RICHMOND — An Army official said Tuesday he hopes to receive a state permit to separate the propellant sections from 44 nerve-agent rockets in 2014 at Blue Grass Army Depot in Madison County.
If the permitting is granted by the Kentucky Department for Environmental Protection, the procedure will take place in February 2014, said Lt. Col. Christopher Grice, commander of Blue Grass Chemical Activity at the depot.
It will take about a month to separate the propellant sections from the rockets, Grice said. A five-person team would unscrew the motor sections from the rocket assemblies inside a storage igloo.
If corrosion prevents the manual unscrewing, then the rocket won't be separated, Grice said.
Twenty-five of the rocket motors would be trucked to the U.S. Army Armament Research, Development and Engineering Center in Picatinny, N.J. The other 14 would remain at Blue Grass Army Depot to await further testing.
All the warheads containing the GB and VX nerve agents would remain at the depot for eventual destruction at a pilot plant now under construction in Madison County. The plant is about 60 percent complete, officials said Tuesday.
The risk to the public will be minimal, said Craig Willaims, executive director of the Chemical Weapons Working Group, a Berea-based watchdog group that monitors issues related to the destruction of chemical weapons.
"I have confidence in what they're about to do," Williams said of the Army's proposal. "The real risk is for the workers inside the igloos that are doing the job, and God bless 'em. But the potential risk to the general population is not going to rise significantly from what it is today. The safety measures they are putting in place are extraordinary."
The igloos at the depot have ventilation systems that capture any vapor if nerve agent is released. The workers performing the separations would be dressed in protective clothing, and a medical response team will be on-site at all times.
A similar operation to separate motors from rockets was conducted at the depot in the 1980s, Grice said. Similar operations were also performed at two other weapons storage and disposal sites in Umatilla, Ore., and Pine Bluff, Ark.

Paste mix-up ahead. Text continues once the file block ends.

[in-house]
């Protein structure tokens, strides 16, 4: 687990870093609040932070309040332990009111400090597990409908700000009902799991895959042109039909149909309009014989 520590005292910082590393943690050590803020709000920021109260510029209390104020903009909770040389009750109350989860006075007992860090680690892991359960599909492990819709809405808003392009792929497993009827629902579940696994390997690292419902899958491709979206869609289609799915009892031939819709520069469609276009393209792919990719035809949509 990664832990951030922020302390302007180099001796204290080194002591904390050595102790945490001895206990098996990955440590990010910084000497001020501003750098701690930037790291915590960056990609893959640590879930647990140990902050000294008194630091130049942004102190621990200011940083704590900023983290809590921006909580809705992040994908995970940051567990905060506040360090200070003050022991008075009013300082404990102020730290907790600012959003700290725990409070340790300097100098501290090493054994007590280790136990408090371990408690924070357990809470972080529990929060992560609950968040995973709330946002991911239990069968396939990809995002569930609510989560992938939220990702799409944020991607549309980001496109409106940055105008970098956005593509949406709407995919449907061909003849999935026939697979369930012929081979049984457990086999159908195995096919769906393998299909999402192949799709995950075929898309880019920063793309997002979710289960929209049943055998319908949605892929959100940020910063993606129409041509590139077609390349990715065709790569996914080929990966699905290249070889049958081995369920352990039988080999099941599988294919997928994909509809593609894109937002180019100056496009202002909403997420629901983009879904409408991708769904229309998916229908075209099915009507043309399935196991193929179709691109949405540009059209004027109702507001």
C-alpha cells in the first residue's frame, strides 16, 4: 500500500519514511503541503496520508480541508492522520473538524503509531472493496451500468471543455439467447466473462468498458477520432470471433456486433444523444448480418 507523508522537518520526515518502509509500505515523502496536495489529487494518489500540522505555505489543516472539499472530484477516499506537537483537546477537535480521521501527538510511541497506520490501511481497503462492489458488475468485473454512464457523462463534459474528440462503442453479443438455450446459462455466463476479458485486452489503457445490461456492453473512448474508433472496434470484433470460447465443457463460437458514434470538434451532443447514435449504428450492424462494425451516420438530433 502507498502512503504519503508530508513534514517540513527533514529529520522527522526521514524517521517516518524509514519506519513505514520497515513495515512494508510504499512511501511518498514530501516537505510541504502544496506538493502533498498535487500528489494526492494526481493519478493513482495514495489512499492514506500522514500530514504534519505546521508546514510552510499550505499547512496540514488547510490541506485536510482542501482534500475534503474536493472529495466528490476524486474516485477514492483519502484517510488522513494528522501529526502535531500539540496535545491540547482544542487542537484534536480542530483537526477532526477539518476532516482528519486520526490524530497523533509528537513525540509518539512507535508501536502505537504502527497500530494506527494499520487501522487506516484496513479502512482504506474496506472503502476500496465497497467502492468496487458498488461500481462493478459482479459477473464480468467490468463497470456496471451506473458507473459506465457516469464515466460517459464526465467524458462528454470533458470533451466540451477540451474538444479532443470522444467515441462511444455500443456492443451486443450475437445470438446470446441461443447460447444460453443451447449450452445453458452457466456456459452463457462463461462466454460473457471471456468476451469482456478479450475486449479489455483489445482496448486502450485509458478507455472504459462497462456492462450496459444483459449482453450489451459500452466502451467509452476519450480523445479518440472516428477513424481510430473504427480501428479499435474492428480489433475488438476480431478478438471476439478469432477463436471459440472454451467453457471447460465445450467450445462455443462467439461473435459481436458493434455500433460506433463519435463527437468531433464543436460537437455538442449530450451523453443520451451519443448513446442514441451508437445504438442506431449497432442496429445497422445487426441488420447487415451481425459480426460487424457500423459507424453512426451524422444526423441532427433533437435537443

"This has been done numerous times without incident," Grice told a group of citizens in Richmond on Tuesday afternoon.
Grice and Jeff Brubaker, project manager for the chemical-weapons plant under construction, said removal of the rocket motors is necessary to determine the best way for continued safe storage of the chemical weapons and for future destruction of the weapons.
The solid propellant is checked periodically because it can theoretically heat up and become volatile, which could pose a problem when stored in bulk, Grice said. The higher humidity in Central Kentucky summers causes some concern, although previous tests have shown no degradation of propellant, Grice said.
Brubaker said officials are trying to determine whether it makes more sense to destroy the rocket propellants at the depot or elsewhere.
Grice did not have an estimate on the cost of the operation to separate the propellant from the rockets. A team might be able to disassemble three rockets per day, he said.
Some 69,000 rockets made in the 1960s are stored at the depot south of Richmond. Artillery shells containing blister agent are also stored there. In all, Blue Grass stores 523 tons of chemical weapons.
The chemical weapons in Madison County are stored on 250 acres of the 15,000-acre depot. Blue Grass has 2 percent of the country's original chemical stockpile.
Depot officials plan to hold a meeting in Richmond in January to receive public comment about the proposed operation.